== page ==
It's been months since I've been up here. It's funny, because it's not like I haven't been fell-running for a long time or anything. But I just haven't made it to Askham Fell. And in a very strange way, the absence made me realise what an irrational attachment I had to the place.
There have been runs in the dark. Runs basked in February heat, and retreats from battering August hail. Runs with friends, and solitary runs. Many of those. Where I practised navigating, pacing out bearings through bracken to piles of stones carefully arranged by those living thousands of years ago. Where the first baby steps of fell runs began through heaving lung gasps. Even though it is flat.
Last week, I shoo-ed off the gangly wild ponies sucking experimentally at the car and sniffed the wind, heavy with the smell of peat.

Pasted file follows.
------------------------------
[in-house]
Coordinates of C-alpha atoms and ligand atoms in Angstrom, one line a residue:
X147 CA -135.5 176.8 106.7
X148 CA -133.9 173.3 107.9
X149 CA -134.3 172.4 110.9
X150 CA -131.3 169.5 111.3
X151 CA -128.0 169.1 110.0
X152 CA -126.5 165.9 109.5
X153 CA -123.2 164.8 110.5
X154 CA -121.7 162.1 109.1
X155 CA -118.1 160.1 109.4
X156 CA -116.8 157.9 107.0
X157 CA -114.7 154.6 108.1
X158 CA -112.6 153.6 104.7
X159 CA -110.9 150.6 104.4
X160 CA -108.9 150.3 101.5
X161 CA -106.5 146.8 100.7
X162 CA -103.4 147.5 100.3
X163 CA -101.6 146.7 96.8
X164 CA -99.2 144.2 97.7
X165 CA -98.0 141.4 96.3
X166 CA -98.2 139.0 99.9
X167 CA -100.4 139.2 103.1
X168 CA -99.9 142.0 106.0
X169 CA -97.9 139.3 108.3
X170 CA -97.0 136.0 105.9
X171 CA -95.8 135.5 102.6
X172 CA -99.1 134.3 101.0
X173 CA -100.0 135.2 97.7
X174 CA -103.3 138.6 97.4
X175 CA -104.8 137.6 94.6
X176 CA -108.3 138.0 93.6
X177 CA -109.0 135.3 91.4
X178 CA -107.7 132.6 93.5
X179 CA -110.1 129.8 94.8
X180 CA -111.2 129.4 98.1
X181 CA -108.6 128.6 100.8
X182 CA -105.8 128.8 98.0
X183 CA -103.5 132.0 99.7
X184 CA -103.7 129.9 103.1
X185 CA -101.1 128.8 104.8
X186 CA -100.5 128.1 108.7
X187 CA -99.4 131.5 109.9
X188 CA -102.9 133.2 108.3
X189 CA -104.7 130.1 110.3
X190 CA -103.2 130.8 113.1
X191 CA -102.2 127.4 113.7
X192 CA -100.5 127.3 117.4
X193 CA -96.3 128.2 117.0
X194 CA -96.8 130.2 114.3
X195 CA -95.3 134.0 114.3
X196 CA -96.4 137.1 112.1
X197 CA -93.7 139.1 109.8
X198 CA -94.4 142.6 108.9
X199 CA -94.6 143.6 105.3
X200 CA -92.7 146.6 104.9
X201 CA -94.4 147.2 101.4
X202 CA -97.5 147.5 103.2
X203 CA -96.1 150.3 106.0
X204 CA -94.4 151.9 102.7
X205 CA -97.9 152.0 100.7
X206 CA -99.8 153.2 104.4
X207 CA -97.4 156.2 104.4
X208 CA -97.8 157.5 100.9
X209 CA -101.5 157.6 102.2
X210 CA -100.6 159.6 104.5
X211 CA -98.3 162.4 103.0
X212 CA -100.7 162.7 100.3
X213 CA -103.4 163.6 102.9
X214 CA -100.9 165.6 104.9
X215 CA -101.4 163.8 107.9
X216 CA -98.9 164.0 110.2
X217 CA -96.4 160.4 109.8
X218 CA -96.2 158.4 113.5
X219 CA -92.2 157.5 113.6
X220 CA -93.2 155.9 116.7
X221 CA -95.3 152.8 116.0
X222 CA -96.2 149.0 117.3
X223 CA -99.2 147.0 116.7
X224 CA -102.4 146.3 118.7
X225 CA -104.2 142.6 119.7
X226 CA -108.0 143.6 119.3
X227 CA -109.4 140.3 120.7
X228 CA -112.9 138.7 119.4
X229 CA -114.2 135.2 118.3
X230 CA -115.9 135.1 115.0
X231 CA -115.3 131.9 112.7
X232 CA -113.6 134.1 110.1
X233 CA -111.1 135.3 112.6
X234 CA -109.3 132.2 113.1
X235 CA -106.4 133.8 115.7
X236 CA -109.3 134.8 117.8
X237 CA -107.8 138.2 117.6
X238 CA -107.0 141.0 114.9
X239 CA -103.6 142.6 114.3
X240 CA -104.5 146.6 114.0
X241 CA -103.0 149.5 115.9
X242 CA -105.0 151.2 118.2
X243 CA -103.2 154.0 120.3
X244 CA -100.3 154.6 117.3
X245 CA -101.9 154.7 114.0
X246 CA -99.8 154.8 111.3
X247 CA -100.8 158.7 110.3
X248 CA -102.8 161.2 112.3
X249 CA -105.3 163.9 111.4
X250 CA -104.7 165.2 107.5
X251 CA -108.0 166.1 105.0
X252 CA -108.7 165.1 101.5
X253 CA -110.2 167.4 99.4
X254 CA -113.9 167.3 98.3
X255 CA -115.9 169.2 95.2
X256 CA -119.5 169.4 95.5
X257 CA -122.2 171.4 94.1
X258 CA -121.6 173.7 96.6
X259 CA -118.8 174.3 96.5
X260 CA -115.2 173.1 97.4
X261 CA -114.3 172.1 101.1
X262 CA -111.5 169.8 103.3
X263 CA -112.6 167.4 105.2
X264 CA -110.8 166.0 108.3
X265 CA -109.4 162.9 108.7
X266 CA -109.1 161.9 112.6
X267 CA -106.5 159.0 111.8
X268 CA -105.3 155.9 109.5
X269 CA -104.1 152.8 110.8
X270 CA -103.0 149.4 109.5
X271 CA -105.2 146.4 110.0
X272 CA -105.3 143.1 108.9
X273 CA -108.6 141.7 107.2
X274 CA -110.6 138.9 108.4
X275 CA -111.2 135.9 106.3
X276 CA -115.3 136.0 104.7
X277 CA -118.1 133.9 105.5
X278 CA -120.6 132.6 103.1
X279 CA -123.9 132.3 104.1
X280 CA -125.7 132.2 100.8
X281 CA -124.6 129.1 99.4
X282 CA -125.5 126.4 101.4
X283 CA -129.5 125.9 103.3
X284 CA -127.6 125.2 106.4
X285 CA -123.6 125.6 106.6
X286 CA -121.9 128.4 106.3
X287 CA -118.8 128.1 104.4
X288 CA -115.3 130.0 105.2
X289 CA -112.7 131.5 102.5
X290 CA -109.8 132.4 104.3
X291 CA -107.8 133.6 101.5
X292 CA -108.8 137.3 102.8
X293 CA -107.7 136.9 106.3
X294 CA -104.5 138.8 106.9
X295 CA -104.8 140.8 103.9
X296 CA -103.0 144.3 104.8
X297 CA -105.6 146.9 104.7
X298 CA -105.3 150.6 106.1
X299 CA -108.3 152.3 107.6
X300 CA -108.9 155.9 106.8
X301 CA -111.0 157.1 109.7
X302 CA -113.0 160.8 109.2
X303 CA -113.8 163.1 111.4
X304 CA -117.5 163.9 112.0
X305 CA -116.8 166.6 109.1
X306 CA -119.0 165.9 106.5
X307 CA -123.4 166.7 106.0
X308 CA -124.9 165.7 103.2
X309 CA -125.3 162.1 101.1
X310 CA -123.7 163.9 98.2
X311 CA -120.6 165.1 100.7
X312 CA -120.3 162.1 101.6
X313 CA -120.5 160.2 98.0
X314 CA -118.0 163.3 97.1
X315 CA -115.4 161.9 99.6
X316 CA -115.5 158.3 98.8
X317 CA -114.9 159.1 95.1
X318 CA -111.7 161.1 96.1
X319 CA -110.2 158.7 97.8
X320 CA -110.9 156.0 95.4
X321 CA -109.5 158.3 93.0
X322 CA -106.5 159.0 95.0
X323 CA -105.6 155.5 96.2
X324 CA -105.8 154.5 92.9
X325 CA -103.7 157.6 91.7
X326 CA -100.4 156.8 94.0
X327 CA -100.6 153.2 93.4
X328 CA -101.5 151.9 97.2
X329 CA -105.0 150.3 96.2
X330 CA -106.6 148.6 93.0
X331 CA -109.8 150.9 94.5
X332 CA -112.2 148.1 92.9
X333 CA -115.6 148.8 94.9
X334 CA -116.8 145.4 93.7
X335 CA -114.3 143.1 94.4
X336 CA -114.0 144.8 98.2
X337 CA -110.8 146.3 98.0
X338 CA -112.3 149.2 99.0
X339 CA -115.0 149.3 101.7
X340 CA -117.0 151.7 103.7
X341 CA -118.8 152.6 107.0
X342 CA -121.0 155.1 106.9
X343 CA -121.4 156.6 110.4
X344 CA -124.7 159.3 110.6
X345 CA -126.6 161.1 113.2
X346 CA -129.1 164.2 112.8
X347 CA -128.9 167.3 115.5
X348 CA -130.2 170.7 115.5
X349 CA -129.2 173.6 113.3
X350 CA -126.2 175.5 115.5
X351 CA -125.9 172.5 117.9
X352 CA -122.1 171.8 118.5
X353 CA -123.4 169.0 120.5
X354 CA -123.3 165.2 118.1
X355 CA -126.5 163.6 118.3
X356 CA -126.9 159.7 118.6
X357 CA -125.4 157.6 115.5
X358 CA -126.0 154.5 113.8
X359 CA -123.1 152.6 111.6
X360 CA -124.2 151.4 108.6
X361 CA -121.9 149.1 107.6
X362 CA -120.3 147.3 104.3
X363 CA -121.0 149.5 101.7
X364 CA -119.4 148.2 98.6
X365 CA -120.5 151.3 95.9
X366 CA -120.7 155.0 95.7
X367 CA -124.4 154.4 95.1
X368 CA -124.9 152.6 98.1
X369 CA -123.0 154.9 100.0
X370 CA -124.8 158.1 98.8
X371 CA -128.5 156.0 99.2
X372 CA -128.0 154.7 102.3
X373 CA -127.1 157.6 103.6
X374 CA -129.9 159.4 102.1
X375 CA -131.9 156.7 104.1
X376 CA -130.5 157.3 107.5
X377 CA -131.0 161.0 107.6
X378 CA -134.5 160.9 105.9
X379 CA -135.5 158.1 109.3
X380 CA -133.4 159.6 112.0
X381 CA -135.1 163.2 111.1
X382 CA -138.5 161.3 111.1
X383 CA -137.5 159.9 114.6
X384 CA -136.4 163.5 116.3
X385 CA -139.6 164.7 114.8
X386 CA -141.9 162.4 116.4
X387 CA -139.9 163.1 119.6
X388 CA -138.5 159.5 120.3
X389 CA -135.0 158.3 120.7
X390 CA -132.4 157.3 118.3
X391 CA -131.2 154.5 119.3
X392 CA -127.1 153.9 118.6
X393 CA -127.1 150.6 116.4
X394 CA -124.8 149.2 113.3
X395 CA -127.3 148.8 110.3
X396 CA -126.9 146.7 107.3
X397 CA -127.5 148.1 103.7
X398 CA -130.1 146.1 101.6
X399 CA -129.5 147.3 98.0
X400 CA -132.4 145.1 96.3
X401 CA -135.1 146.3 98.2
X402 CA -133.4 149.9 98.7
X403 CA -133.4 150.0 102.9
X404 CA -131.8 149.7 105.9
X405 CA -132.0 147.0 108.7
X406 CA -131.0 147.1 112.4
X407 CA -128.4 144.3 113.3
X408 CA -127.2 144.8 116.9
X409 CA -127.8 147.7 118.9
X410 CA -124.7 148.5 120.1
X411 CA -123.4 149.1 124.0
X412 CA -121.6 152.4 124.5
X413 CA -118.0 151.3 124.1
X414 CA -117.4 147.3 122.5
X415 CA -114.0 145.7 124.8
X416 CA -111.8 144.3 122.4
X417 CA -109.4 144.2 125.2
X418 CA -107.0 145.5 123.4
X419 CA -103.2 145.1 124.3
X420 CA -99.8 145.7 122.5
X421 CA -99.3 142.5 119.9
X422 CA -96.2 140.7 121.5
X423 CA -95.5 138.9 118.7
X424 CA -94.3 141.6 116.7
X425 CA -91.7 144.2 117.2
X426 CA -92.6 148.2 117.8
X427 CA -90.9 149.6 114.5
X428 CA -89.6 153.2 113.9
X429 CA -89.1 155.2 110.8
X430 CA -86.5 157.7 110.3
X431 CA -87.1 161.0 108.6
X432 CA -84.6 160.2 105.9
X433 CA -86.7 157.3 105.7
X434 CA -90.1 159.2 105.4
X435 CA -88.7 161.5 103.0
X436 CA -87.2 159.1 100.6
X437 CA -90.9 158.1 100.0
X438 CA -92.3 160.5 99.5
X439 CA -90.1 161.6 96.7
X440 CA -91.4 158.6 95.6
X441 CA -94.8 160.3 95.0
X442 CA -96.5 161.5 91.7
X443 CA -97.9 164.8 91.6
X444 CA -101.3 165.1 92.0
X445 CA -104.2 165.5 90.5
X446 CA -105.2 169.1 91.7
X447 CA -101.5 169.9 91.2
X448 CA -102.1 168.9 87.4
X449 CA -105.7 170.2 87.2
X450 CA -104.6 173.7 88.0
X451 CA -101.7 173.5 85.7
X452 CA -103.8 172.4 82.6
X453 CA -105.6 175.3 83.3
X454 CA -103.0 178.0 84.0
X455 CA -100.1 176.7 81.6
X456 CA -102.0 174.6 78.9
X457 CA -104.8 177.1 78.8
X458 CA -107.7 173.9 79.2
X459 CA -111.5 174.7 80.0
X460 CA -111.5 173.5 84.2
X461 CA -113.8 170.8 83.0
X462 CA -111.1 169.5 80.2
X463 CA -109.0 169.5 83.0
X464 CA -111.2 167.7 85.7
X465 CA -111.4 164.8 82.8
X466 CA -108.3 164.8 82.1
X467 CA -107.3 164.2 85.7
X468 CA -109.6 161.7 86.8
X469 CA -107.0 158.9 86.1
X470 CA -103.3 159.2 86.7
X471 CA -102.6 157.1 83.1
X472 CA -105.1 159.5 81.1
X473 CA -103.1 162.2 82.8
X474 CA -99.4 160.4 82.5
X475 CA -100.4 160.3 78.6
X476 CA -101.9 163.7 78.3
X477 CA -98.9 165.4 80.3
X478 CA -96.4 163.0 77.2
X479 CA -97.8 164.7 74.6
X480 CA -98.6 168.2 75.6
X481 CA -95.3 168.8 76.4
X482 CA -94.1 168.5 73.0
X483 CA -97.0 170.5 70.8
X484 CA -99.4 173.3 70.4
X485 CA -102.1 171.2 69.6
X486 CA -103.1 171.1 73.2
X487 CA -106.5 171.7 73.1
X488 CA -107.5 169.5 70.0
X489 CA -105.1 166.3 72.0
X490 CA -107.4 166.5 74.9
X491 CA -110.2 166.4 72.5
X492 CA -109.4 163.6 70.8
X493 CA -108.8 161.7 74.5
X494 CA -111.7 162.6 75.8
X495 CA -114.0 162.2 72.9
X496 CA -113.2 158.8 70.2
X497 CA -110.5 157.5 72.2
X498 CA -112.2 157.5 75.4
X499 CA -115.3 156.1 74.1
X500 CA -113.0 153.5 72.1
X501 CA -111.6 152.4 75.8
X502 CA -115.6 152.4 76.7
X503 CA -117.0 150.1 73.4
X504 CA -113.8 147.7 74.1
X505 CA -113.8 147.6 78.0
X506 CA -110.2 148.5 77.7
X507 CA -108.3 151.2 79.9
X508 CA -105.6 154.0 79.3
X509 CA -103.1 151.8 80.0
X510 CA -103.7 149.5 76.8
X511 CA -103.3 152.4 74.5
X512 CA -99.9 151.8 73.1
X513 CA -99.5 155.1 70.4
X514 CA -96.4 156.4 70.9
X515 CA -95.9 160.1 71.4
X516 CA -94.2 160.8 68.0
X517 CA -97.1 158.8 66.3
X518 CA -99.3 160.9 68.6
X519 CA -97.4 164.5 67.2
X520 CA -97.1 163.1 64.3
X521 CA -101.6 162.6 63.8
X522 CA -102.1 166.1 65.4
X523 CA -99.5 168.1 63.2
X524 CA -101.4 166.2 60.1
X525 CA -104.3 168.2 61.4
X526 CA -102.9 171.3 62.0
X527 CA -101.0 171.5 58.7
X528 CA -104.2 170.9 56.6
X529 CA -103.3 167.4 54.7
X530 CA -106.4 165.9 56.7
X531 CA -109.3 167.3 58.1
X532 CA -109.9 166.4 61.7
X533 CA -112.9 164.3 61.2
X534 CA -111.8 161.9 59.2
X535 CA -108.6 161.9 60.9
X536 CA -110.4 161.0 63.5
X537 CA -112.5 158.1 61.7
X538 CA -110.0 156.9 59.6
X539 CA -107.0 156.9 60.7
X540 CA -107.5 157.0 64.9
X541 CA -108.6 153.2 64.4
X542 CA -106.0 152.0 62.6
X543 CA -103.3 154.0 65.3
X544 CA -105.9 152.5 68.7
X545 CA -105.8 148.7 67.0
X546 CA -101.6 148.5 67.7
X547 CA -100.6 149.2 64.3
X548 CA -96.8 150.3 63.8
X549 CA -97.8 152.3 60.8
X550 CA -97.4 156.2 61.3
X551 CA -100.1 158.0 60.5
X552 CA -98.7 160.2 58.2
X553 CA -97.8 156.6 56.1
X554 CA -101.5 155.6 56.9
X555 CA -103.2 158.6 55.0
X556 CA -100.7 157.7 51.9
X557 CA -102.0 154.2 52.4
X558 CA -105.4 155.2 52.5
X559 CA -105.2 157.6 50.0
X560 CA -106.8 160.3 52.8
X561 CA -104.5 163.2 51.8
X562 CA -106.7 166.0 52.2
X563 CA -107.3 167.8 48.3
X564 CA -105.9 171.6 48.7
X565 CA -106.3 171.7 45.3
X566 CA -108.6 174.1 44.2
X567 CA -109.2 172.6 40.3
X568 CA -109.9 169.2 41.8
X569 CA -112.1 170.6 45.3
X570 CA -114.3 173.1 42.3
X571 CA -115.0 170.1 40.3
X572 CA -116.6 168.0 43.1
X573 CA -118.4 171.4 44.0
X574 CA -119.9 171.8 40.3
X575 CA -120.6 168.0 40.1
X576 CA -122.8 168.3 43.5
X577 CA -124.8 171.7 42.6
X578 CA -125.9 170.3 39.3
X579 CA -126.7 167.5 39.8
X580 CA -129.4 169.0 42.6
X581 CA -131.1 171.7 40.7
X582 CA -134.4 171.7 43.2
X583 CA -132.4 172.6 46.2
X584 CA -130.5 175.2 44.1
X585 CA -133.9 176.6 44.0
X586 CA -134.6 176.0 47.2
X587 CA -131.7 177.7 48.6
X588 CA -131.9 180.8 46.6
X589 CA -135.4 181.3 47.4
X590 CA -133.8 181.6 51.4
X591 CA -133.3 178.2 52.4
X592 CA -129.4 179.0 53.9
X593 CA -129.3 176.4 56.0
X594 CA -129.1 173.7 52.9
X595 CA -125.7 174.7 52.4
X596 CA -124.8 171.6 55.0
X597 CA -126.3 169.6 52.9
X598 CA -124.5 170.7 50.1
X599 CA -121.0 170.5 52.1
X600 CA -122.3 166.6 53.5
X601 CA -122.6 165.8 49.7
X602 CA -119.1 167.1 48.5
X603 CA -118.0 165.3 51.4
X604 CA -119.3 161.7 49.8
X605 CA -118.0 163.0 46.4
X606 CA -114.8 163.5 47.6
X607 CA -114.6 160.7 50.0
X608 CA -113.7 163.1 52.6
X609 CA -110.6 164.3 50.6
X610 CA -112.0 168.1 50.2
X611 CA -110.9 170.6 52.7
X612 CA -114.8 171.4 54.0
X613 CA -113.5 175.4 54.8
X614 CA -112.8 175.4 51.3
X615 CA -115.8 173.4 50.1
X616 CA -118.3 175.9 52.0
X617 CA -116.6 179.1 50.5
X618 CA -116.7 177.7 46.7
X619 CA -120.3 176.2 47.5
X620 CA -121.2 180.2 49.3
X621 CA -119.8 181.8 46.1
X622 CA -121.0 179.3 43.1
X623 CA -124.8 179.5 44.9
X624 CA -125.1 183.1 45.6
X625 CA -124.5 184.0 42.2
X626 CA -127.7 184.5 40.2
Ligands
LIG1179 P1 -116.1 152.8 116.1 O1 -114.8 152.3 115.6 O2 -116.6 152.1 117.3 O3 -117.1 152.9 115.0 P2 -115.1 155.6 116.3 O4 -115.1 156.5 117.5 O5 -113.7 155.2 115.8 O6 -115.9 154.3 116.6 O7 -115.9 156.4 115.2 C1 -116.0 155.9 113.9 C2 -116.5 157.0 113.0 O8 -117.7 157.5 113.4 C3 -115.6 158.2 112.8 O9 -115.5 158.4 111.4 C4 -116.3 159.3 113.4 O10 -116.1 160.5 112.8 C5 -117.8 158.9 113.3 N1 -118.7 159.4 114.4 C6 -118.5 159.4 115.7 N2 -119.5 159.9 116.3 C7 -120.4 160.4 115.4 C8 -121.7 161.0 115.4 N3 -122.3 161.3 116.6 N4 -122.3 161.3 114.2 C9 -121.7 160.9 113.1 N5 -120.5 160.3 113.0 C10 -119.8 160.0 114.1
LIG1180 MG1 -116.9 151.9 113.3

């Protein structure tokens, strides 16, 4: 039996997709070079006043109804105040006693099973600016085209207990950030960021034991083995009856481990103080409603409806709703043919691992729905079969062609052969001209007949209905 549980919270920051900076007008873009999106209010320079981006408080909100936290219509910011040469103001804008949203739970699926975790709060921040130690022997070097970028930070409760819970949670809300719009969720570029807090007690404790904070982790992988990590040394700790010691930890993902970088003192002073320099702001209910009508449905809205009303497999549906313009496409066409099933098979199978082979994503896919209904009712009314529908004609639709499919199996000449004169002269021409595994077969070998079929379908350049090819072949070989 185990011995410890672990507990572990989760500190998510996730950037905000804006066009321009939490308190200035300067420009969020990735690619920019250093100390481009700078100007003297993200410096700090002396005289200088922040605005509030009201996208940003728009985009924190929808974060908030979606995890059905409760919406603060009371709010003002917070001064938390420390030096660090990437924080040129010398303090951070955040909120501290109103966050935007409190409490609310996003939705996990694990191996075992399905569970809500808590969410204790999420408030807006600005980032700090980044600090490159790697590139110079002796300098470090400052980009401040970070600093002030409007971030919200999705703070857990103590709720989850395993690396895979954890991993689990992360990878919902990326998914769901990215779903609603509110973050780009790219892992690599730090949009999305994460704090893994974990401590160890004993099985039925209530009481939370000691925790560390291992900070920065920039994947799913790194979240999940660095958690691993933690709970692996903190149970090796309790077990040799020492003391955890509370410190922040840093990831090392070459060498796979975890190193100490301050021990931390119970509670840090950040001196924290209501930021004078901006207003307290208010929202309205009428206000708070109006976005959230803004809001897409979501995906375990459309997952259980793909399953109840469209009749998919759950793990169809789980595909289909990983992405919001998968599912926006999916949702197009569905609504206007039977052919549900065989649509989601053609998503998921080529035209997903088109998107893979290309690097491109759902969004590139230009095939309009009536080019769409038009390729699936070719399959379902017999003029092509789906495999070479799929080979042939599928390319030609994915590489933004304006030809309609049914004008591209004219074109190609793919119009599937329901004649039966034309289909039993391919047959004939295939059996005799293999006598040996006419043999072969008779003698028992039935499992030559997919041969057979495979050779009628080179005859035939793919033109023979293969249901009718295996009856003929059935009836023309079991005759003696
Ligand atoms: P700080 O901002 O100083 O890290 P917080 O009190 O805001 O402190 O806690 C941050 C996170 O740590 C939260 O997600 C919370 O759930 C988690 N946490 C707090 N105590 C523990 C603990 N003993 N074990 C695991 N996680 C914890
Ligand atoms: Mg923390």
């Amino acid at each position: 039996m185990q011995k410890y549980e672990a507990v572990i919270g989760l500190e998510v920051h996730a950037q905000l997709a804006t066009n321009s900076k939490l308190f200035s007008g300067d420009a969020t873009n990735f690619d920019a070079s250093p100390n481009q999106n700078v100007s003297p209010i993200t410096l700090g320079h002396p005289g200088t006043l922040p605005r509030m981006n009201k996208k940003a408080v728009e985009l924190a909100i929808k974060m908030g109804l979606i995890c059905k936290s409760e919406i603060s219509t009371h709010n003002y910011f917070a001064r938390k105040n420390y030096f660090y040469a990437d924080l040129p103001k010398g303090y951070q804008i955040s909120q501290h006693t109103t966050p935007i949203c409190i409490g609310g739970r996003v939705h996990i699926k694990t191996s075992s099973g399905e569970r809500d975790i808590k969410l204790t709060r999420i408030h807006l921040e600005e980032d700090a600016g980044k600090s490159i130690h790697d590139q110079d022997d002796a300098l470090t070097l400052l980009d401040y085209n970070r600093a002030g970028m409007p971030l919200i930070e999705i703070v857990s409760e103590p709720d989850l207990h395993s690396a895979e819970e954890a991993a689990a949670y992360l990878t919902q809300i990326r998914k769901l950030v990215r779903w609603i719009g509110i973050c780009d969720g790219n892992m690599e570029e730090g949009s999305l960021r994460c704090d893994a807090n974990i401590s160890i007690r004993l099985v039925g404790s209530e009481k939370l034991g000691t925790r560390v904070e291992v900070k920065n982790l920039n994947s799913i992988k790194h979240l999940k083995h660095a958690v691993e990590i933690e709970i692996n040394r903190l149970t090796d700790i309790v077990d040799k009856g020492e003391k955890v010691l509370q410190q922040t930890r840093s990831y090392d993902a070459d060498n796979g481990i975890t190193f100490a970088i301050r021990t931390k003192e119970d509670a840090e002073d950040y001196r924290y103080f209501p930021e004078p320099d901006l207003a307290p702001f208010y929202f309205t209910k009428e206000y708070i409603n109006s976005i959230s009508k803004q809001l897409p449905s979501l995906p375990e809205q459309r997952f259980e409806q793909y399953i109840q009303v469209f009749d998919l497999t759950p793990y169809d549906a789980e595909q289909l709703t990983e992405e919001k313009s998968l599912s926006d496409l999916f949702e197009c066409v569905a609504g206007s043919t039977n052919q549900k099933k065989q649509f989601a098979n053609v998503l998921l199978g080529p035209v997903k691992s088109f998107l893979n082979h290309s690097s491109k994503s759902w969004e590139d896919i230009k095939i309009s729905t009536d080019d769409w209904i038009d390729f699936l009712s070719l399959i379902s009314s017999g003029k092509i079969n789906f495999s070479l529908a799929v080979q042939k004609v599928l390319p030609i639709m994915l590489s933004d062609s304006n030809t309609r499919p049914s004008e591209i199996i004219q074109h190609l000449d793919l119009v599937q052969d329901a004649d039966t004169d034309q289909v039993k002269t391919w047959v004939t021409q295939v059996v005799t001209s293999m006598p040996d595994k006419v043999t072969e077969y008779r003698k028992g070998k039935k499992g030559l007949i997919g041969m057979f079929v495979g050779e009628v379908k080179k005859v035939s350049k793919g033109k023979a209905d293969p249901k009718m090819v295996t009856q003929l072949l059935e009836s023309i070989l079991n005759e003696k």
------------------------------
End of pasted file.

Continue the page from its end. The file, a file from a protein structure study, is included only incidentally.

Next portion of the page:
The Isle of Kerrera might not seem like the obvious choice for a mountainbiking island getaway. For one thing, it's a mere 10 minute hop away from the bustling kilt shops of Oban. But there was something that I'd always wanted to see there.
It was a massive pair of concrete fingers. Stu had found them 15 years ago on the east side of the island, in the garden of an old fisherman's cottage. There, pointed at the mainland, was an enormous, 6-foot high hand fixed in a V-sign, telling all the world generally where it could go.
Whilst the sentiment might seem a little vitriolic, it has become, over the years, something to aspire to in a funny sort of way. A small Scottish hovel with a V-sign in the garden.
Sadly, the concrete sculpture is long gone, but the folk of Kerrera are still, in a rather gentler way, holding their hands up to the mainland. We mountainbiked around the island, following the trail of a pack of wild goats with shiny, trailing manes.